Listening to Your Baby–Are You Withholding Nourishment if You Don’t Nurse for Comfort?

“But I feel like I’m withholding nourishment when I just hold and listen to my baby cry”

Have you ever said this? (That’s crying beyond hunger.)

I’m dealing with some food intolerances. It feels like some foods are both helpful and hurtful to me at the same time–even some “healthy” veggies.

It makes me acutely aware of what it means to nourish. What if what you thought was nourishing turns out not to be, and what you never thought could be, is?

Or, maybe it’s really this: could “nourishment” possibly not be the answer every time? Are there other ways to “nourish”? What is your baby’s true need?

What if you’ve been trying to meet a need for nourishment when really the need is something else–something you may not have received fully yourself and may have to learn?

If you’ve ever nursed “for comfort,” or perhaps are doing so now, and you’re familiar with the perspective that crying beyond immediate needs is communication and stress release (from Aware Parenting), I bet this question has crossed your mind too.

 “But I feel like I’m withholding nourishment when I just hold and listen to my baby cry.” 
Does this pic pull on your heartstrings? :) This is a moment when Mama could nurse 'for comfort.' But look at their eye contact and deep connection. I can verify that this child's hunger needs are met--nursing/nourishment is not being withheld. Consider the level of trust being built in these moments. Sometimes we just need to let it out and be loved in the process!

Does this pic pull on your heartstrings? This is a moment when Mama could nurse ‘for comfort.’ But look at their eye contact and deep connection. I can verify that this child’s hunger needs are met–nursing/nourishment is not being withheld. Consider the level of trust being built in these moments. Sometimes we just need to let it out and be loved in the process!

This is the #1 personal quandary I hear from mamas wanting to shift toward keeping nursing for hunger, but listening when it’s stress release. (For more information about “crying in arms,” see my post Crying Is a Need Too).

If this is your quandary too, it’s not that you’re not nourishing your baby. It’s that you’re meeting your baby’s true need for connection, presence, honest face-to-face communication, his need to be listened to and accepted for all his thoughts and feelings, her built-in mechanism for releasing and healing stress.

What an immense gift!

When was the last time someone really sat down and was 100% present with you? If you’ve had this in your life, it’s so fulfilling, isn’t it? It’s affirming, satisfying, and we feel better.

Satisfying:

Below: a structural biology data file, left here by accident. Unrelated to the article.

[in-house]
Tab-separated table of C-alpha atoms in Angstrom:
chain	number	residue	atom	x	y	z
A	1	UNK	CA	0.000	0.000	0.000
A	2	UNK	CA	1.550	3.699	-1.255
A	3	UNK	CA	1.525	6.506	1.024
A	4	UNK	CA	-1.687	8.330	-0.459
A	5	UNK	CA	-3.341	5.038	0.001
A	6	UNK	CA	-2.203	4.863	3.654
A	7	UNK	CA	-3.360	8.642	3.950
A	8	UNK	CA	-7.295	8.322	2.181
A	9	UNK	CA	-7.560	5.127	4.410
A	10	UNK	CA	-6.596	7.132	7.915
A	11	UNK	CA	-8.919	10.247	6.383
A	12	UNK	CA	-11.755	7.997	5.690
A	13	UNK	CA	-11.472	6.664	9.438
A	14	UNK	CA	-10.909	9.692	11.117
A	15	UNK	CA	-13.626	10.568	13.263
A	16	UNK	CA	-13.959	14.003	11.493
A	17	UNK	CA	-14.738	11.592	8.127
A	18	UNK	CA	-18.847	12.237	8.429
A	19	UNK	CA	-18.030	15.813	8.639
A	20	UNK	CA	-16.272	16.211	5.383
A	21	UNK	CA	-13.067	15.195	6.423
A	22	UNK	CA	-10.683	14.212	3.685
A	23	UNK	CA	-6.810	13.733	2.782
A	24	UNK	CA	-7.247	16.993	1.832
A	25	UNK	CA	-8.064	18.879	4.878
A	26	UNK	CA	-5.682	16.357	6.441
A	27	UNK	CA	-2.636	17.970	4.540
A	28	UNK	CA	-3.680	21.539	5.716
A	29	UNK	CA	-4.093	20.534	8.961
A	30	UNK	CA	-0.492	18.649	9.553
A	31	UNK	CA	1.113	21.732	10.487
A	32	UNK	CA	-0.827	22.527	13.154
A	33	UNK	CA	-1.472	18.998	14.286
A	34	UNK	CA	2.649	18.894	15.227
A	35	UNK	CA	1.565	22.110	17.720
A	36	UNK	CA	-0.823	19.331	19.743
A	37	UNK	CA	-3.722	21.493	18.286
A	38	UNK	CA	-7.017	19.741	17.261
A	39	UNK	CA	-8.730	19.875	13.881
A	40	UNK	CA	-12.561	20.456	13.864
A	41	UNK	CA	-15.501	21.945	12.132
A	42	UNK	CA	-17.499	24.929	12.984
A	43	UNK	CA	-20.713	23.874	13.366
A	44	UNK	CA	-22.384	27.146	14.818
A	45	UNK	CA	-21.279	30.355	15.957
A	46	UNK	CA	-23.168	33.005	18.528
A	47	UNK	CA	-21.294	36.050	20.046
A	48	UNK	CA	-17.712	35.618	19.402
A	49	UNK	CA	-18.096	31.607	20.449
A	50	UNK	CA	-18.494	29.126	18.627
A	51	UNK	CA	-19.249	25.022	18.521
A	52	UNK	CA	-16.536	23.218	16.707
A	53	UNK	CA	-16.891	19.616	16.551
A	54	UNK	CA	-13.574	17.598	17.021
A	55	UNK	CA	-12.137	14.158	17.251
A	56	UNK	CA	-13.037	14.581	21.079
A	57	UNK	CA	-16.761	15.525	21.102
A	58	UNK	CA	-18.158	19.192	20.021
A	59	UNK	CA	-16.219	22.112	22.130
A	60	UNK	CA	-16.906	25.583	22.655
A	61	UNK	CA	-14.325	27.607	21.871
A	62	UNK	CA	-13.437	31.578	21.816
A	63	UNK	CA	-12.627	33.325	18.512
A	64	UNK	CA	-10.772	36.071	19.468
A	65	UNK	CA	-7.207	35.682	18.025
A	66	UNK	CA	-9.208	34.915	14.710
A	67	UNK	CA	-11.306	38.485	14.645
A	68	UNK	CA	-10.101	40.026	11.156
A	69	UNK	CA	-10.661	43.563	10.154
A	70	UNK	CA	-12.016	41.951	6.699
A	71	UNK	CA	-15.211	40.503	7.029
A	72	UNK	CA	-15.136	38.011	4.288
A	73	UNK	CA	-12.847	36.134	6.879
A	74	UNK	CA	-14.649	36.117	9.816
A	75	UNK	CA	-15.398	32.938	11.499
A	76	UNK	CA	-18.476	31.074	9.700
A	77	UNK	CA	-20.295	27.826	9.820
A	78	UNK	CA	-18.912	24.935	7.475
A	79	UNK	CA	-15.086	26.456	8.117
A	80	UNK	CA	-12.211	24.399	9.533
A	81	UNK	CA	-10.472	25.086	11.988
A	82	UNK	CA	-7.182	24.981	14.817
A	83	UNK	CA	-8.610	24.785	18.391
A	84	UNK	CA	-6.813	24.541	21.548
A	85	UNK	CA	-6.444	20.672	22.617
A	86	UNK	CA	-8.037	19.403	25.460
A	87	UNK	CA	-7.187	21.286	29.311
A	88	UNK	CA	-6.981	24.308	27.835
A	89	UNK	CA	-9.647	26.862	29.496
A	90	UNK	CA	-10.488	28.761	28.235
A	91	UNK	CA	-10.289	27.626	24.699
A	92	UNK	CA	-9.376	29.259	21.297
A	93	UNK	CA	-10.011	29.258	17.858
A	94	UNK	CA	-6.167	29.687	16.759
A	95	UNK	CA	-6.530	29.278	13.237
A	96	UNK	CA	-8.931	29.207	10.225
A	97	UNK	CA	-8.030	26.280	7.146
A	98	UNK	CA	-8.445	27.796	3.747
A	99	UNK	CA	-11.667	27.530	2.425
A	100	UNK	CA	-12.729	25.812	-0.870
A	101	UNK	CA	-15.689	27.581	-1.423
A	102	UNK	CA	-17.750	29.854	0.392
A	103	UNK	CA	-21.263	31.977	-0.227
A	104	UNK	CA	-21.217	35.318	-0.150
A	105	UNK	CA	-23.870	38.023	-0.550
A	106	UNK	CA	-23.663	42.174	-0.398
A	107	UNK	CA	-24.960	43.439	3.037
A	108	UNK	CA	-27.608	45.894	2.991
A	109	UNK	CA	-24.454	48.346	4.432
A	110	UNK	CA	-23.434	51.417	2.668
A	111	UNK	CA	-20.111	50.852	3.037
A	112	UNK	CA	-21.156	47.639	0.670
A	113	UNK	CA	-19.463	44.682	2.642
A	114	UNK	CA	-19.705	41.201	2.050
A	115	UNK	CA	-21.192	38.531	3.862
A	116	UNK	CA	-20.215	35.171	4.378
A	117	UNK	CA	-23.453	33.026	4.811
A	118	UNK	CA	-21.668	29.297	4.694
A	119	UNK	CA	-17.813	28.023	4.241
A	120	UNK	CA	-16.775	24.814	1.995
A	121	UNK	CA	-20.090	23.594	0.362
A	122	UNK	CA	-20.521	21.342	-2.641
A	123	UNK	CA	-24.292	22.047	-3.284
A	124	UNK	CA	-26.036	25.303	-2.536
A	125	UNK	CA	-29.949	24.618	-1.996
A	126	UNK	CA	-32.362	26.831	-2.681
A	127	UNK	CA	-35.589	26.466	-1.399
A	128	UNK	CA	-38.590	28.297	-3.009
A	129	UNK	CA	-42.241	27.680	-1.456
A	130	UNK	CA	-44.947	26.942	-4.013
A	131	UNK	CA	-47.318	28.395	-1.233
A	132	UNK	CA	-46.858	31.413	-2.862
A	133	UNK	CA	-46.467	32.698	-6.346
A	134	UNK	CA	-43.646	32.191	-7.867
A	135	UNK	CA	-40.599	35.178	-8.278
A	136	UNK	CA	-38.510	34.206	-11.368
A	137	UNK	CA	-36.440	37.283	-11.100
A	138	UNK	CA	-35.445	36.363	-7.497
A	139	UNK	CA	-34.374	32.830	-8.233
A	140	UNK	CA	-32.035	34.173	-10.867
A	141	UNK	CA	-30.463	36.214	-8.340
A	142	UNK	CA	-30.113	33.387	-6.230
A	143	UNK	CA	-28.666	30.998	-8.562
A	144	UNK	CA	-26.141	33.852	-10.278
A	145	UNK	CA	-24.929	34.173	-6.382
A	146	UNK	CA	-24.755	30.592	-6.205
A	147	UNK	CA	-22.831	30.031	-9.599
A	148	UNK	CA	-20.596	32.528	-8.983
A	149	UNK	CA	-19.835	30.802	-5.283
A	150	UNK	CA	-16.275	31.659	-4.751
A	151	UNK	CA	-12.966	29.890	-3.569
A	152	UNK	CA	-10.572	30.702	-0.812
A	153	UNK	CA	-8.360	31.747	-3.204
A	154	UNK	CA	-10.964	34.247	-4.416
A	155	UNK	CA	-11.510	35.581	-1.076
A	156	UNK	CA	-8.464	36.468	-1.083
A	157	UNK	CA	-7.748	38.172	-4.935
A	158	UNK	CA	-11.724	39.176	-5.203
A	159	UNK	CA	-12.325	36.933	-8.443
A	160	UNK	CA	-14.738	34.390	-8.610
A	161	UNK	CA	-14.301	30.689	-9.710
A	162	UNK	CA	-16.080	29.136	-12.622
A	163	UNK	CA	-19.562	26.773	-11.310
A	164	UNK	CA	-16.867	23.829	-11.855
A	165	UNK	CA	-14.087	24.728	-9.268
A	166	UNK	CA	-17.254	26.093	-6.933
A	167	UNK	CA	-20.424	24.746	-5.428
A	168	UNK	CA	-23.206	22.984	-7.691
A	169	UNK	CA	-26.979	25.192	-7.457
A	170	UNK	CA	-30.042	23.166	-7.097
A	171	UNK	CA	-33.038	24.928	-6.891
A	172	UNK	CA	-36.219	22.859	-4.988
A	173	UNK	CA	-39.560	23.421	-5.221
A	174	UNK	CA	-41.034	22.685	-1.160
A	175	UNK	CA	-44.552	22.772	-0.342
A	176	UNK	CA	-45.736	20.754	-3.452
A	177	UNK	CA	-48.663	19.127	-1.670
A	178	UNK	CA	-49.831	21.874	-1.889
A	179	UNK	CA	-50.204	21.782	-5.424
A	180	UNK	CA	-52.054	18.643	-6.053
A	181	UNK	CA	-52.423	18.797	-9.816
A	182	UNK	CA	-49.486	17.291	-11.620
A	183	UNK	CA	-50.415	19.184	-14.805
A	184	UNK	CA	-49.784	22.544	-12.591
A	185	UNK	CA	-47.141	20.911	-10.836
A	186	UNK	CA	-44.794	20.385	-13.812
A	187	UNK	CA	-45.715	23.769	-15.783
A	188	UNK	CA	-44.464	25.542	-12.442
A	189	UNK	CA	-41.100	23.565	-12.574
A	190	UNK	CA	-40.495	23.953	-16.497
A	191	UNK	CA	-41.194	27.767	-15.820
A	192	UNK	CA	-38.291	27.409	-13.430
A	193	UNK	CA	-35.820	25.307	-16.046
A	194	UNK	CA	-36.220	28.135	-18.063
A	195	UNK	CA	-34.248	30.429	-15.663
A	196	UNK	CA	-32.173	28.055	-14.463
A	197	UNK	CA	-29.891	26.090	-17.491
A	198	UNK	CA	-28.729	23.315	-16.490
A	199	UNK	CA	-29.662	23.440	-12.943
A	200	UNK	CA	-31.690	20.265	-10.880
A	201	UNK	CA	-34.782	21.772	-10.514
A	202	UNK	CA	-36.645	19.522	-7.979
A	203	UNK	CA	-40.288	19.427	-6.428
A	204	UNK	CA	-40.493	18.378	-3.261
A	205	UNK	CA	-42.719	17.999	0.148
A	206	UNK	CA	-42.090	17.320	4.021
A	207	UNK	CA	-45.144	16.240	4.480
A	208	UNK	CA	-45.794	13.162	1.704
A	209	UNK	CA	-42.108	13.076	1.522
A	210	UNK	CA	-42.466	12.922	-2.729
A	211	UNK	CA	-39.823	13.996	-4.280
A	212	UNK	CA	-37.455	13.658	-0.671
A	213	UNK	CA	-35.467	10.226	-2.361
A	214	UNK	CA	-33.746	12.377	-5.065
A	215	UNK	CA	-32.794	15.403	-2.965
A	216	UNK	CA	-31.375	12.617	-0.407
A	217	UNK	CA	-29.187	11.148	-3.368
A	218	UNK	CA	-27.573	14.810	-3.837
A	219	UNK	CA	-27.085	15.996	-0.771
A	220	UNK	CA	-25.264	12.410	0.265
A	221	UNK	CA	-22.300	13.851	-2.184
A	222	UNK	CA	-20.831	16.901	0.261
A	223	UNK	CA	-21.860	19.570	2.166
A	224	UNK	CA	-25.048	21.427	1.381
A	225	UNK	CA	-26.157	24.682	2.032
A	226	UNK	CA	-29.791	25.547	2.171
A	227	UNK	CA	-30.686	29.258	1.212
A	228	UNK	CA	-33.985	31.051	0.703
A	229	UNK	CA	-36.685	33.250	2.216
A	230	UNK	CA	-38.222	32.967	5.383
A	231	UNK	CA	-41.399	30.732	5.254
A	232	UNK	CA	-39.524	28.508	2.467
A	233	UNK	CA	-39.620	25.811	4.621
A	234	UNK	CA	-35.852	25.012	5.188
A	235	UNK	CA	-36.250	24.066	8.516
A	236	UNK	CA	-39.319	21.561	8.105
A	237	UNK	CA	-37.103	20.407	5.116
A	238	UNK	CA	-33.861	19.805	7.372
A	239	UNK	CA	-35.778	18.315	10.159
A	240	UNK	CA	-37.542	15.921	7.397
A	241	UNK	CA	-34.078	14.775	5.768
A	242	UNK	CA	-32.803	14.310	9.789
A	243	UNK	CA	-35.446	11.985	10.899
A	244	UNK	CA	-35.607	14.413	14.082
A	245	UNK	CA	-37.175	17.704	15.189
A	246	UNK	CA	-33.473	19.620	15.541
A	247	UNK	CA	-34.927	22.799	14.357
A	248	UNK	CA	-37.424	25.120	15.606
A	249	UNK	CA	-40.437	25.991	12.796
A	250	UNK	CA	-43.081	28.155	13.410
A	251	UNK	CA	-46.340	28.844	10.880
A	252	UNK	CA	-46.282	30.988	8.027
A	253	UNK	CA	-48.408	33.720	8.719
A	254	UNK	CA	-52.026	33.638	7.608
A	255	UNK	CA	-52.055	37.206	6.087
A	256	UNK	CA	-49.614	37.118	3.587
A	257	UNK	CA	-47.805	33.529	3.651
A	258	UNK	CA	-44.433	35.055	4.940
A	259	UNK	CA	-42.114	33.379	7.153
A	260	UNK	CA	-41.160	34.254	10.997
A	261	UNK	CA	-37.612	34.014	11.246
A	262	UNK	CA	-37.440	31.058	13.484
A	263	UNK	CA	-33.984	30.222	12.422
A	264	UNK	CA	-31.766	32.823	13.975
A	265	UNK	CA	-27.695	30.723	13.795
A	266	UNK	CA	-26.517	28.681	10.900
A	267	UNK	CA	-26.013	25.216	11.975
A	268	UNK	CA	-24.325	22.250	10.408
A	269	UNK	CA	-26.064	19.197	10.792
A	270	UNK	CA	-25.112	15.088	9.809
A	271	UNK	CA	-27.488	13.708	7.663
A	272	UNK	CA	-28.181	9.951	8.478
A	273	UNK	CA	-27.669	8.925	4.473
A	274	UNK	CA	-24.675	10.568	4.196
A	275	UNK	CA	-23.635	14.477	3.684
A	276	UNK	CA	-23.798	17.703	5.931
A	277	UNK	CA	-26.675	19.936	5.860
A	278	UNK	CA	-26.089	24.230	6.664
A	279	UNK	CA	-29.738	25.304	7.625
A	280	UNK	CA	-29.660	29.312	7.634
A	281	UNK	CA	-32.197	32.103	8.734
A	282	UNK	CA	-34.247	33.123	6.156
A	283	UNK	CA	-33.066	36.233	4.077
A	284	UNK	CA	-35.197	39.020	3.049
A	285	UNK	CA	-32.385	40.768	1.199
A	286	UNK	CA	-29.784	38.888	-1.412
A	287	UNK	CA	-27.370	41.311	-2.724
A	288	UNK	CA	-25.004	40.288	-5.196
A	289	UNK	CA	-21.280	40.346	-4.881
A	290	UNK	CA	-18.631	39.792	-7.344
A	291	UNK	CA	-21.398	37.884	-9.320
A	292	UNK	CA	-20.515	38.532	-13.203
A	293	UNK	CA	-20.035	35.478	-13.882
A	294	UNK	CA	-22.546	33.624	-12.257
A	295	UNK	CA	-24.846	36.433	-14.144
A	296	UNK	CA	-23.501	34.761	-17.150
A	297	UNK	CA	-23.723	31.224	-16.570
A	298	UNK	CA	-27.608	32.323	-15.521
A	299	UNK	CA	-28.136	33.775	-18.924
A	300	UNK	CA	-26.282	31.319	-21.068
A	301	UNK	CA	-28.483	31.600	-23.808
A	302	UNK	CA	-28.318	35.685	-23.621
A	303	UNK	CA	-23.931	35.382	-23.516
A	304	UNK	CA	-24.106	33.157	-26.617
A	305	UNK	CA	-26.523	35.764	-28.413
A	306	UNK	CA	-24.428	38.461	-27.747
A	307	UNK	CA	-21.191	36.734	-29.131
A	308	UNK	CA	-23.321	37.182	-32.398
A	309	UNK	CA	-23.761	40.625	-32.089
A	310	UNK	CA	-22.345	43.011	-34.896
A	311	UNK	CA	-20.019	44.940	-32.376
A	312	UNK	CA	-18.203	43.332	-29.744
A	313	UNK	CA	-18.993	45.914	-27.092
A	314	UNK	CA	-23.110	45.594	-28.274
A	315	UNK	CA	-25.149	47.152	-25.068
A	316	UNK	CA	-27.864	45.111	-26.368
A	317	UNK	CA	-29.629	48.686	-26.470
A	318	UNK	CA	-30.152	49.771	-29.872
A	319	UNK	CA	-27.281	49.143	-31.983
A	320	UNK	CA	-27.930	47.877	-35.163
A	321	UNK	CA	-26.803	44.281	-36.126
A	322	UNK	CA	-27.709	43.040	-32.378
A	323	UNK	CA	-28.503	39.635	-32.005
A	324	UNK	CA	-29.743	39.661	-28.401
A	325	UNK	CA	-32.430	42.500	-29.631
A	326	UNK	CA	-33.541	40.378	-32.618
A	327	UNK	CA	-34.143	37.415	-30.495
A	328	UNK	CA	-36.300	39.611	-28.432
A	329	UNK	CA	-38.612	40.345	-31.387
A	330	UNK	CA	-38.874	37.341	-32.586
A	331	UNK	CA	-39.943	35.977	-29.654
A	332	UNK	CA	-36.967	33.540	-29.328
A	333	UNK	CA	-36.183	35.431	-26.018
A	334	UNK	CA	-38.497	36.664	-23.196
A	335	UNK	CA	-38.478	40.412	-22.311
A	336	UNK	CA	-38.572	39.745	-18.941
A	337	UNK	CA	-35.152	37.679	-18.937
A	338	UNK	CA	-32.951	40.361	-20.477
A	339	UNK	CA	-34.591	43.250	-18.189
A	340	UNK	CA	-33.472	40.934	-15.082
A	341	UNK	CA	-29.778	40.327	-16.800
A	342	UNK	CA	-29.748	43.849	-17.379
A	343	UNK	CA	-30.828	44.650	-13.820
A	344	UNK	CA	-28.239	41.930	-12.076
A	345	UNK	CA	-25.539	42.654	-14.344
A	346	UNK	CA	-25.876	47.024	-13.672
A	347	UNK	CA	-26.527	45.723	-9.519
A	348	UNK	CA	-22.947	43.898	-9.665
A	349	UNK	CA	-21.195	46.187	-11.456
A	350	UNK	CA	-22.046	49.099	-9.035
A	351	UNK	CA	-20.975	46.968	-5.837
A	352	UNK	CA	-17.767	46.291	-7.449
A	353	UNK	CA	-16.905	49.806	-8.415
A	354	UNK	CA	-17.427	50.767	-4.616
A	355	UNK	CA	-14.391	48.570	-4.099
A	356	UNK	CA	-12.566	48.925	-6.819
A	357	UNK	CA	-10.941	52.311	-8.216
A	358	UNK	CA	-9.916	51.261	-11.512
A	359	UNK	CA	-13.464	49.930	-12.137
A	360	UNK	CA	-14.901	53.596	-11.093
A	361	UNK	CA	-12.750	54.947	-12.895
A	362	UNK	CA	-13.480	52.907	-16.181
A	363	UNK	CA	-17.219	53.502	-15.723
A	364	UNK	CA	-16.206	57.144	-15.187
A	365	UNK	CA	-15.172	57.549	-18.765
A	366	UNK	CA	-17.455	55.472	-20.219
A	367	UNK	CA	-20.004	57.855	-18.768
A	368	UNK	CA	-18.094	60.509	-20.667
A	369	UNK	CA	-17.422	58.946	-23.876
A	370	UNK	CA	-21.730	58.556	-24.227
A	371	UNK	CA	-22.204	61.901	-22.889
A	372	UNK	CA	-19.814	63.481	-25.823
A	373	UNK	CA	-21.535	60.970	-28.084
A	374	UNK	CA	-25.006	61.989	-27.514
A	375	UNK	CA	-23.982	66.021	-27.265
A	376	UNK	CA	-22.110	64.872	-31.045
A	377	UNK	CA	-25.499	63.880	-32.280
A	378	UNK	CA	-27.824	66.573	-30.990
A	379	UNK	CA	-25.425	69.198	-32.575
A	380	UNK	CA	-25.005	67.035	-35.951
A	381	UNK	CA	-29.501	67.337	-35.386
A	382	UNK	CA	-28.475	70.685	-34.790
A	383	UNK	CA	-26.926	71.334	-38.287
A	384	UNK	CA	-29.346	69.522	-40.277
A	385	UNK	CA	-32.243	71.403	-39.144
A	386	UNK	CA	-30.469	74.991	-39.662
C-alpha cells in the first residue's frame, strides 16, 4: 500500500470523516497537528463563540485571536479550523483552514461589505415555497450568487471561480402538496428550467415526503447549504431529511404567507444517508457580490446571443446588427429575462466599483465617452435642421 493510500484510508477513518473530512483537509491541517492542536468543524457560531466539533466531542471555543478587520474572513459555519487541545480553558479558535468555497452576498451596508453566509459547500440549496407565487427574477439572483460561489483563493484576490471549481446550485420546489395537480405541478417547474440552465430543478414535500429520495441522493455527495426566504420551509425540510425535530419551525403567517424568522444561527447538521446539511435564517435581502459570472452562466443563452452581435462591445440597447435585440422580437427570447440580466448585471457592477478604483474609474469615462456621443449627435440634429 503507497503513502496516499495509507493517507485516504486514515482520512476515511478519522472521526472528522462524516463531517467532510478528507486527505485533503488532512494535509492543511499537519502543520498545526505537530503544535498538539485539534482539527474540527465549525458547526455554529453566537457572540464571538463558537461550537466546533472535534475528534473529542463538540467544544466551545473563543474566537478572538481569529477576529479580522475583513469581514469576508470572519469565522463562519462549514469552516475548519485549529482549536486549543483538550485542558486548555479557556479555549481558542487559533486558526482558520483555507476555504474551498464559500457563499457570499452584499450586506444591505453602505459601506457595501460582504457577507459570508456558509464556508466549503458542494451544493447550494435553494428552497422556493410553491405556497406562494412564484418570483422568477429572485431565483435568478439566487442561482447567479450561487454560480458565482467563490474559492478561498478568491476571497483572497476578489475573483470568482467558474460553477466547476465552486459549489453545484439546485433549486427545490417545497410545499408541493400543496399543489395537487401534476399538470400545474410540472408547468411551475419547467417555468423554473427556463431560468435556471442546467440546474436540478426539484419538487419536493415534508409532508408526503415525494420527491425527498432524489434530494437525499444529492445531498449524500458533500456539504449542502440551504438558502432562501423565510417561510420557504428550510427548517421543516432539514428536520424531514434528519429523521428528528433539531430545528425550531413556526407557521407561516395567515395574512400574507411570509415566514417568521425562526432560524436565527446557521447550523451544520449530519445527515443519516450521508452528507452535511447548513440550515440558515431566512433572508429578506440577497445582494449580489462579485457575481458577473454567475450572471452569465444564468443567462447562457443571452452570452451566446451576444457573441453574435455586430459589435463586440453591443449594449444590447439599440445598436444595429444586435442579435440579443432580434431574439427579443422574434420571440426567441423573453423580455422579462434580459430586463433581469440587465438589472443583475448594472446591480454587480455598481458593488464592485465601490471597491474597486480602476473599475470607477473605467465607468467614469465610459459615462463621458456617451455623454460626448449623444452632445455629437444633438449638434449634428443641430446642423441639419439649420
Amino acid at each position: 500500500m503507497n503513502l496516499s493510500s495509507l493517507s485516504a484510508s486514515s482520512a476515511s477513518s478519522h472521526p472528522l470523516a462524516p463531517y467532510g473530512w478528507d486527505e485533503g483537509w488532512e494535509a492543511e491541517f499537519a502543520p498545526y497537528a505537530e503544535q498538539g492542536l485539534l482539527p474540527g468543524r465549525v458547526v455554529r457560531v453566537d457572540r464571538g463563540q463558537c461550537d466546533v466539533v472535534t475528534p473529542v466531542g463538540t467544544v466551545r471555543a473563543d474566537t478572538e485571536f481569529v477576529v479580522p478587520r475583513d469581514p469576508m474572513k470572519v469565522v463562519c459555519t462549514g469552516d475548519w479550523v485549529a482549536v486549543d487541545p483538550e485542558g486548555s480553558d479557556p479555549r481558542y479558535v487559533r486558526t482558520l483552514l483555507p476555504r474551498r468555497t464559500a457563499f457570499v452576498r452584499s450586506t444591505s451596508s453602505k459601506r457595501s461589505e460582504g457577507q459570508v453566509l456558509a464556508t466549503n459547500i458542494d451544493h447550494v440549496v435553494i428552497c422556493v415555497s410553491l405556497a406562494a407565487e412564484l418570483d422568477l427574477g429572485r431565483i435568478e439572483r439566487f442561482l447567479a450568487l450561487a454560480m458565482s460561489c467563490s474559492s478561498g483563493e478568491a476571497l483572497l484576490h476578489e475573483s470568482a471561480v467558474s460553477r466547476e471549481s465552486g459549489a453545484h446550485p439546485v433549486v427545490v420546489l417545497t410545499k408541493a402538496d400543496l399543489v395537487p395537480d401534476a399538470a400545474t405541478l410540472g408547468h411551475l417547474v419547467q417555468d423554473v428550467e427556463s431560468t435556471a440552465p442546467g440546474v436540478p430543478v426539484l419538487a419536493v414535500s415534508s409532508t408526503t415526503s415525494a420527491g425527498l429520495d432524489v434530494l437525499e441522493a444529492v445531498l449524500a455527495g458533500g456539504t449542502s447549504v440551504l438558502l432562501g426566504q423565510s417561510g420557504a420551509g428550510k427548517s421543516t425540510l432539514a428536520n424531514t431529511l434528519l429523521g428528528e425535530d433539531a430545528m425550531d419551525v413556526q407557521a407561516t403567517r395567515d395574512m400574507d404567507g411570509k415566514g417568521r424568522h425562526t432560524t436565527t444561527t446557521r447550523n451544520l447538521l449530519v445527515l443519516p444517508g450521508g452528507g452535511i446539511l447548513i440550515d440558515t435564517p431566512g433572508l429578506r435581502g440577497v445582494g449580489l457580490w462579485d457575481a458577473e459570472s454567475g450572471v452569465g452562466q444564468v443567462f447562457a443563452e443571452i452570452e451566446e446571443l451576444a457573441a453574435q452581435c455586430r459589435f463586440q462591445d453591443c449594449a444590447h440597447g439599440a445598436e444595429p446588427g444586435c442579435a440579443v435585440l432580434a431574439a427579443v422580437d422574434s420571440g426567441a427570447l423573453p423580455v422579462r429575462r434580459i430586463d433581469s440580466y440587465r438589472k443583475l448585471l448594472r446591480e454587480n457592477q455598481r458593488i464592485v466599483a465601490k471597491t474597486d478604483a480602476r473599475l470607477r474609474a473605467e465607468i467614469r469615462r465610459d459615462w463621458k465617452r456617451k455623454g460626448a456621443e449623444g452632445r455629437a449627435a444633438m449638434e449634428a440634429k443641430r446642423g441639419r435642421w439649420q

That’s also a word I use with food. I’m a hungry person… Sometimes after eating, I don’t feel “satisfied.” Is there something I’m missing? So, nourishment is nutrients. Can nourishment–or being “satisfied”–also come from being truly listened to?

There’s no denying the body needs nutrients. But look at this crossover in terms of how your baby feels “nourished” in light of his/her needs being met.

Being present with someone and listening to his/her honest feelings–and sharing your own–have not been particularly valued in society (at least here in the States), although that’s changing in some arenas. Stopping the crying/raging, however, has habitually been valued and taught. We’ve learned that crying can’t be good; so then we may nurse “for comfort” (or “comfort food”); which confuses ‘comfort’ with ‘nourishment.’

I hereby grant you permission to reclaim the value of presence for you and your baby or toddler. 

You’re not withholding nourishment if the need is to communicate and heal. In fact, think about all the potential effects of continually offering a solution that doesn’t truly match the need. So don’t be afraid to ignore society’s training that you’re withholding anything from your baby by being present and listening (do meet immediate needs always).

What an immense, soul-nourishing gift you’re giving your baby by doing so!

Also–it’s another thing that’s not always valued–but reach out for support if you need or want it, or if you have questions or ‘gut feelings’ or aren’t sure what’s hunger and what’s not. 

About Eliza Parker

A certified Infant Developmental Movement Educator, Aware Parenting Instructor, Body-Mind Centering® Practitioner, spiritual counselor, and trained Feldenkrais® practitioner, Eliza respects babies as whole people who enter the world knowing how to communicate, learn, and self-heal. Her Conscious Baby practice employs a unique approach to natural “I can do it myself” milestone development and attunement to non-verbal cues and crying. Eliza’s life-changing perspectives and respectful solutions toward common parenting questions transcend “typical” parenting advice. Her work addresses babies on the “well baby” spectrum and those experiencing challenges such as motor delay, difficulty in tummy time, and hip dysplasia.

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